AR. Nishant Gupta: The keepers of architecture keep talking about the romance of art museums but forgets to mention residential projects that are basic to our existence and survival. We often overlook the need to create sustainable living spaces, and the need on mass-housing needs to overshadow the talk on fancy museums.
The state of global architecture, or Indian architecture, is very confused in terms of forms but awareness is fast increasing because of social media. The state of global architecture is often getting mired with local architecture. Global architecture ends up eclipsing the local flavors. Another misconception that goes around is low-income housing does not mean low amenity housing. Low-income housing involves proper utilization of space and resources available.
What are the key considerations needed to plan and develop cities today in the face of rapid change and uncertainty?
AR. N. Mahesh: It is difficult to answer this question on a global level – as each city is different from the other in terms of social, socio-economic, demographic and environment needs. One size does not fit all. However, the finest cities of the world should look inward and must focus on addressing its local needs and creating living spaces for all. Low-income housing should rather be called cost-effective housing.
AR. Nishant Gupta: Cities are not made by designers – they are made by people and policy makers. To achieve a fine city, it is the policy-makers of urban cities that need to be informed as we can witness the repercussions or success of a legislation only ten years after it has been implemented.
Personally, I like the vibrancy of the Dubai, the commotion of Mumbai, the innovation of Singapore and the elegance of Barcelona. I’m from the Instagram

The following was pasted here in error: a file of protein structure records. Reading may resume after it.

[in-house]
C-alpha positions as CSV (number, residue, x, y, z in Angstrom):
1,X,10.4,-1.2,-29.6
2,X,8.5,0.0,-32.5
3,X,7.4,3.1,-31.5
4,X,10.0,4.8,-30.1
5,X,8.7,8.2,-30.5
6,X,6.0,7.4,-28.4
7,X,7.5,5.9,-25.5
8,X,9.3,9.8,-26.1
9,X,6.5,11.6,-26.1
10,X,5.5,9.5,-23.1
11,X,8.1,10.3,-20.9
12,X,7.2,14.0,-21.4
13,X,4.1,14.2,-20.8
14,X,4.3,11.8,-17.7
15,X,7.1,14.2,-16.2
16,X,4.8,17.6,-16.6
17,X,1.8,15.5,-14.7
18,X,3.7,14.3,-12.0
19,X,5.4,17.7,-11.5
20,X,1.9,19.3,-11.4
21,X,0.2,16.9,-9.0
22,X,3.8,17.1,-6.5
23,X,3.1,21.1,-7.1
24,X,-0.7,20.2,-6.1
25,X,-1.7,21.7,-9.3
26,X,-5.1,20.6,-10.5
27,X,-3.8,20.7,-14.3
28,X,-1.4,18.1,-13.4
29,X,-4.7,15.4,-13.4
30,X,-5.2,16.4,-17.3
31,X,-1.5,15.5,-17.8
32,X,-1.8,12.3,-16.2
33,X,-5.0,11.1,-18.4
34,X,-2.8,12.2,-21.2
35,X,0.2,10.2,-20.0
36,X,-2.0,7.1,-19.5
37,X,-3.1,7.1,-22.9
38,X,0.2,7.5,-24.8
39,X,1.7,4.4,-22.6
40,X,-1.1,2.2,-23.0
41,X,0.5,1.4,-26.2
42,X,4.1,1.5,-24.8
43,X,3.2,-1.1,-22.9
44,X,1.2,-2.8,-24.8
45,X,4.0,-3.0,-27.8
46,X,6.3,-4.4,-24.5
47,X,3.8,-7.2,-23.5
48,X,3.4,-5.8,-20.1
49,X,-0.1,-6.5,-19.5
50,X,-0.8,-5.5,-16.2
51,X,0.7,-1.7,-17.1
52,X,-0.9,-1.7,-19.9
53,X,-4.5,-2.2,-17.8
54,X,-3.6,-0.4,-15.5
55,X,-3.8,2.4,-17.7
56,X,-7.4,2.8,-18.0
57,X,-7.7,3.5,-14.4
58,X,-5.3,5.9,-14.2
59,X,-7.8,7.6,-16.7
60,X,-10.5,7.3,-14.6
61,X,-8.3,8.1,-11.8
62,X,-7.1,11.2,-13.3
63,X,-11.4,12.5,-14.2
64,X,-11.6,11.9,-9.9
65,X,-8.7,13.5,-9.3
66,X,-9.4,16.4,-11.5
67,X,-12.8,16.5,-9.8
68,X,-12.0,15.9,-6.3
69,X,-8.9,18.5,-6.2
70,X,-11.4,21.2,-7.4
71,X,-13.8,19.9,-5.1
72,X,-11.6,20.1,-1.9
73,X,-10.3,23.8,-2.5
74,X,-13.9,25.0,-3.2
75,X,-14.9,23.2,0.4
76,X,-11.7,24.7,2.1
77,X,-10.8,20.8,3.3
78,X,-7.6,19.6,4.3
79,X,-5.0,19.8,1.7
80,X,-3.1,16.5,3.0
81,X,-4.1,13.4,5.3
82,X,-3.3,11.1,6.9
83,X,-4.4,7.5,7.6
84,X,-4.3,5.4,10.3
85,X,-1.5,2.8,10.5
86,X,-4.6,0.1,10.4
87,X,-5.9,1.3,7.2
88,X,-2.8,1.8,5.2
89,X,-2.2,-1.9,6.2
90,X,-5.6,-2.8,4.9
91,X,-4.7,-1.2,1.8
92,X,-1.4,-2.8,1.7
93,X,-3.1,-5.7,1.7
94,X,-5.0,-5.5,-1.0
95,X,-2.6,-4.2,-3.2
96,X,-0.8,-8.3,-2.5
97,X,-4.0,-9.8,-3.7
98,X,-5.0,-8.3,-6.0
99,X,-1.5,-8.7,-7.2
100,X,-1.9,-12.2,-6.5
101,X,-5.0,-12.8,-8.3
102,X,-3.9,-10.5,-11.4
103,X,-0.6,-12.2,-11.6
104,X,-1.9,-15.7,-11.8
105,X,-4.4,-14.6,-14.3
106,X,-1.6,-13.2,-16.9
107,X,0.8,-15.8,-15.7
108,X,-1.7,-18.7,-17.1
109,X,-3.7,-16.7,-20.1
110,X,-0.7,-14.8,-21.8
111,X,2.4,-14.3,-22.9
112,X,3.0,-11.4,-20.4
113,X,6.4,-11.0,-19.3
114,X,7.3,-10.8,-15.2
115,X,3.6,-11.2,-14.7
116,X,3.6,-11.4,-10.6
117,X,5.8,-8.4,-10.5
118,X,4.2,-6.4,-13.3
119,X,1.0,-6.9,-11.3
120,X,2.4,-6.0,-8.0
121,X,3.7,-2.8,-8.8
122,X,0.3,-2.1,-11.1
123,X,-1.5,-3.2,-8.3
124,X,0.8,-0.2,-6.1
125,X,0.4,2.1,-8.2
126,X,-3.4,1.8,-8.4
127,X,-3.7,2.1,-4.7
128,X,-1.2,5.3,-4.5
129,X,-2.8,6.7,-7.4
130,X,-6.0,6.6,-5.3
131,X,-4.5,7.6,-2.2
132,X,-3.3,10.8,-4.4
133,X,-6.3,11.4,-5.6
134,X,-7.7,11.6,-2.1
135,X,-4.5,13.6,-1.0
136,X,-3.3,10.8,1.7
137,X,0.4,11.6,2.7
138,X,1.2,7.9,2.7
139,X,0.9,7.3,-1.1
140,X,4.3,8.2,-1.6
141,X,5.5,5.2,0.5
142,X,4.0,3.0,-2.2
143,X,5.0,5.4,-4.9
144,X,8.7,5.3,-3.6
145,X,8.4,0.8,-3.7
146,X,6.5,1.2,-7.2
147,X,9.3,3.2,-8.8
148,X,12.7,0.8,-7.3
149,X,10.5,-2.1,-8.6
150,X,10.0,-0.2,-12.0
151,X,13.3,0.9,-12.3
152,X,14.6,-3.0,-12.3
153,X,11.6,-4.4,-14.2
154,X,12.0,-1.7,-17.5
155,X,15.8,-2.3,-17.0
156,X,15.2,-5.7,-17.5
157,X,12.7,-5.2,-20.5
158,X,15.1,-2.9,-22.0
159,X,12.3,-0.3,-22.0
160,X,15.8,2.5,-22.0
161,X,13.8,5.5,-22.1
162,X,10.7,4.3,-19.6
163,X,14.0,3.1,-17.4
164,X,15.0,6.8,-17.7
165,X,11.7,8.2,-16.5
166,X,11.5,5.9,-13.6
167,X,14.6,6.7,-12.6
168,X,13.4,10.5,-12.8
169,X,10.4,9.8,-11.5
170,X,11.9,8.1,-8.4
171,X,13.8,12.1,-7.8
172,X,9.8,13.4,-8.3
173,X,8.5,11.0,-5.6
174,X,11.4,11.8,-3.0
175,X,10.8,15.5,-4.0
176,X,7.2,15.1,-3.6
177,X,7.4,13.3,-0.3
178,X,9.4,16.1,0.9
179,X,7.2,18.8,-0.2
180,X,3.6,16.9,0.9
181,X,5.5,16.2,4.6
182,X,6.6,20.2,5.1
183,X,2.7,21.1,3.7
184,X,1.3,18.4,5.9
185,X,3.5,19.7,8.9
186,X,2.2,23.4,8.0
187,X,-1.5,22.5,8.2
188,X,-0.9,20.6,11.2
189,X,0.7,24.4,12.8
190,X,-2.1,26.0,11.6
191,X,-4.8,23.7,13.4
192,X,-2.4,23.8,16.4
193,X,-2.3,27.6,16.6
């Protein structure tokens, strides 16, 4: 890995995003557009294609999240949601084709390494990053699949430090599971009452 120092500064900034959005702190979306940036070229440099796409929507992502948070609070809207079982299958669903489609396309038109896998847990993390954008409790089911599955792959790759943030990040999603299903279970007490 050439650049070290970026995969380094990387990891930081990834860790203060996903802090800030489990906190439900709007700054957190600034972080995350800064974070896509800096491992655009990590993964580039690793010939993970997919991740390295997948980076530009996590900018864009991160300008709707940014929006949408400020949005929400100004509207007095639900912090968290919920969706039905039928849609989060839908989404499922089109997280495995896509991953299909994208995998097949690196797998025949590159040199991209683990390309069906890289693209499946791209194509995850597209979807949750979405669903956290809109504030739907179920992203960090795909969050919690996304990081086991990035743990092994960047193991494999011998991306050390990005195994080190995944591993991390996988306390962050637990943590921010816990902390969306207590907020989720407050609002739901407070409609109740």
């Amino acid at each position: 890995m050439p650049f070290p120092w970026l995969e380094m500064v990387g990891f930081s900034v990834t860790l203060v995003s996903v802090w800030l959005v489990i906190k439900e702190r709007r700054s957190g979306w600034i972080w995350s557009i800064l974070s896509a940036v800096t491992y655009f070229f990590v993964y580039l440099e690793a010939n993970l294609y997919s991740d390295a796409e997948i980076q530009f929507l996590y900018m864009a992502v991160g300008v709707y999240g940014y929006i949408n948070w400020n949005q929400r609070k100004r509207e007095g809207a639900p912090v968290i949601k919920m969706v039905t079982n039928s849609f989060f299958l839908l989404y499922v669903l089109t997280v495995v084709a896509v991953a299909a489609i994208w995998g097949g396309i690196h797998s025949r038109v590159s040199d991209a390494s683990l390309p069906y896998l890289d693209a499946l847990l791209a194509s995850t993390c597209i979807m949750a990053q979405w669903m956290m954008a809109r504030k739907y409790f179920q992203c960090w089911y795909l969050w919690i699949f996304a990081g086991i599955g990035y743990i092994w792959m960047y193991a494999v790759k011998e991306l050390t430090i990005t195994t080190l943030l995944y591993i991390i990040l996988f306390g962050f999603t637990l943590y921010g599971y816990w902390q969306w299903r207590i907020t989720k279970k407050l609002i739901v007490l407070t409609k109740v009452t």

generation – where I skim through covers. All the cities of future need a happy blend of experience and experimentation.
Coffin at Espasso Gallery, New York
Habeeb Khan’s reflections
We’re going through exceptional times – the pandemic has not broken the world but it has revealed to us a world that was already broken. In the maddening quest for development, and the rush for material possessions – we’ve all been given a chance to stop and look within ourselves. Self-introspection is important to determine where we want to go from here, as humanity. Architects are responsible for the carbon-footprint we lay behind and the sacrilege that has happened. We as architects have failed to build sensibly and sensitively. The pandemic is a god given opportunity to us to step aside and evaluate our actions. When we build, we must prioritize innovation and meaningfulness in designing – and combining sustainable living with style.
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A live question from the audience for Isay Wienfeld: Your experience of film making.
My three passions are film, architecture and music – mixing is my new found passion. My new book is on the way which discusses how the art of film making is similar to the art of architecture. To try and to open your mind and let it fly in many directions is the aim of a filmmaker as well as an architect!
Isay Weinfeld Book
Parting words from the Ambassador André Aranha Corrêa do Lago
I believe Brazil and India can work very closely in the future to develop cities as we continue to confront the same challenges of urbanization. We can learn from each other and even a small intervention in one city can prove to be a very positive development in both countries.
Fasano Las Piedras Hotel
This beautiful conversation left us spellbound about architectural status of our country and the relationship between India and other brilliant countries out there.
The future of architecture is definitely going to shine bright like a diamond all of us are going to be there to witness this amazing transition. Are you excited? We are!
Keep reading SURFACES REPORTER for more such articles and stories.